This morning the court hears oral argument in two cases. The first is Microsoft v. Baker, in which the justices will consider the options available for plaintiffs when a district court determines that a case is not suited for adjudication as a class action. Ronald Mann previewed the case for this blog. At Cornell University Law School’s Legal Information Institute, Liza Carens and Jenna Scoville also provide a preview. The second case on the argument docket is Impression Products, Inc. v. Lexmark International, Inc., which involves the scope of the patent exhaustion doctrine. Ronald Mann had this blog’s preview. Michele Korkhov and Anna Marienko preview the case for Cornell. At Fortune, Jeff John Roberts provides a “plain English guide to what you need to know about the case,” noting that it “carries profound implications for retailers and resellers across the U.S. economy.”
Yesterday the court heard argument in Murr v. Wisconsin, in which the justices will decide what constitutes the “parcel as a whole” for the purpose of regulatory takings analysis. Coverage of the case comes from Bruce Vielmetti in USA Today and Sam Hananel at The Associated Press. In an op-ed in The Wall Street Journal, Roger Pilon points out that lawyers “often liken property to a ‘bundle of sticks’ to describe the countless legitimate uses that can be made of it, and argues that courts “should not wait for the last stick to be taken, and all value wiped out, before requiring compensation under the Fifth Amendment.” The second argument yesterday was in Howell v. Howell, a dispute between a divorced couple over the wife’s share of the husband’s military retirement pay. Amy Howe analyzes the argument for this blog.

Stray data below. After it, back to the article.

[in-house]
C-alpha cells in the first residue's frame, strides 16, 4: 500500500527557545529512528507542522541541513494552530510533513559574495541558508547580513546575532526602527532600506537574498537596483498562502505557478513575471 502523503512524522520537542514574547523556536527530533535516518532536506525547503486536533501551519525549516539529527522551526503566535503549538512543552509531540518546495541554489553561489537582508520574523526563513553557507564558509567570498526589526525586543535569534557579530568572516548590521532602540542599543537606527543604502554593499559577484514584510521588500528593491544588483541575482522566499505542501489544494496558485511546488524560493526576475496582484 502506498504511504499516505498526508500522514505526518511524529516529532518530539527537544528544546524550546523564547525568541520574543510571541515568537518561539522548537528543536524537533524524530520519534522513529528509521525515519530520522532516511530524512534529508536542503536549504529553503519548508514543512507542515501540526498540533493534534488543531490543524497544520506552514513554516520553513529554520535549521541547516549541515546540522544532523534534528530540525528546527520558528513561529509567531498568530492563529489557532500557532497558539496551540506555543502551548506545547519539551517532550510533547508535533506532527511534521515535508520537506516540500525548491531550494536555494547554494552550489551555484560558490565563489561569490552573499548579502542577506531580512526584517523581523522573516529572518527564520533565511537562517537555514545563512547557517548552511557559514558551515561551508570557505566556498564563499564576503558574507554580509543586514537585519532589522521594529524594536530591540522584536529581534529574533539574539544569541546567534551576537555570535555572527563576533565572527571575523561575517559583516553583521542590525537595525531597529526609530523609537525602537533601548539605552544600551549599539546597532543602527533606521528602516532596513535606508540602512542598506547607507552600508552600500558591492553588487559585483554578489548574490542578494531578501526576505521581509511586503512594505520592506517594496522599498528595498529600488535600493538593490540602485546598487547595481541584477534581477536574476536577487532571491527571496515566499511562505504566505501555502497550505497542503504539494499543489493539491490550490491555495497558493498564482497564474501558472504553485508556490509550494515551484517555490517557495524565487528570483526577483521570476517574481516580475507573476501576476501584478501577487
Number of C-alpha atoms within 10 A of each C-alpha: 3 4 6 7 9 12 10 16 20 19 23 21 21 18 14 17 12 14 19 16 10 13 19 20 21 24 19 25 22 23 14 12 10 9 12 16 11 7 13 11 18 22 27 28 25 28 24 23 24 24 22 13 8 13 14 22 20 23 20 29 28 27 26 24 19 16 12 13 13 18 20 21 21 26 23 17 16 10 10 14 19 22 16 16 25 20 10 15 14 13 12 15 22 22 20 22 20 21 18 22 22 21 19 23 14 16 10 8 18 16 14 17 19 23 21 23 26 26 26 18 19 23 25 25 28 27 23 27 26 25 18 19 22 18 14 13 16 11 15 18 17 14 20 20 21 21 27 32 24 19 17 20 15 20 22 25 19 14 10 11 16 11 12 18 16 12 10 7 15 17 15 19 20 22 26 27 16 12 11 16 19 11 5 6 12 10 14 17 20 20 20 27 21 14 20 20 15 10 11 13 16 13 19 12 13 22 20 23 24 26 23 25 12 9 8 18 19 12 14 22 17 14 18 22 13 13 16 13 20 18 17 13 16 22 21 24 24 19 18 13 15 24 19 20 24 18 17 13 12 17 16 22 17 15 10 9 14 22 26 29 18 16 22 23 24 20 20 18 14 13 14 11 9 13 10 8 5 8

Howard Fischer of Capitol Media Services (via the Arizona Capitol Times) reports that the court denied review yesterday of a Republican equal protection challenge to “Tucson’s unusual method of electing council members.” At Politico, John Bresnahan reports that the court also “rejected Sen. Bob Menendez’s attempt to throw out the bribery and corruption charges against him, setting the stage for a trial for the New Jersey Democrat this fall.”
Yesterday the Senate Judiciary Committee began its hearing on the nomination of Judge Neil Gorsuch to the Supreme Court. Andrew Hamm rounds up early coverage of the hearing for this blog. At USA Today, Richard Wolf covers the day’s proceedings and highlights “five things to watch for during the next three days.” Additional coverage comes from Jess Bravin in The Wall Street Journal, who remarks that “senators’ opening statements made clear it would be nigh impossible to divorce Judge Gorsuch” “from the deeply divisive circumstances surrounding his nomination by President Trump.” At Jost on Justice, Ken Jost notes that Gorsuch presented himself as “a consensus-minded judge, devoted to the law, free of partisan or ideological bias, and steeped in family, faith, and the common-sense goodness of his native Colorado,” but that “Democratic senators made clear they are smarting from the Republicans’ refusal to hold hearings last year to consider the veteran judge Merrick Garland as President Obama’s nominee to fill the vacancy left by the death of Justice Antonin Scalia.”
At Education Week’s School Law blog, Mark Walsh reports on Gorsuch’s assertion in his opening statement that “he has ruled for students with disabilities and sometimes has ruled against them based not on their personal stories but on the legal issues before him.” At E&E News (subscription or registration required), Ellen Gilmer notes that “Gorsuch will bring an uncommon skill set to the bench if confirmed: broad experience in American Indian law,” and that tribal “groups are hopeful that Gorsuch’s background will bode well for future cases involving Indian Country.”
- The World and Everything in It features discussions of Dean v. United States, in which the justices will decide whether mandatory statutory gun-sentencing provisions may limit a district court’s discretion under the advisory sentencing guidelines, and Manrique v. United States, which asks whether an appellate court can consider a challenge to the amount of a restitution award as part of an appeal of the underlying sentence.
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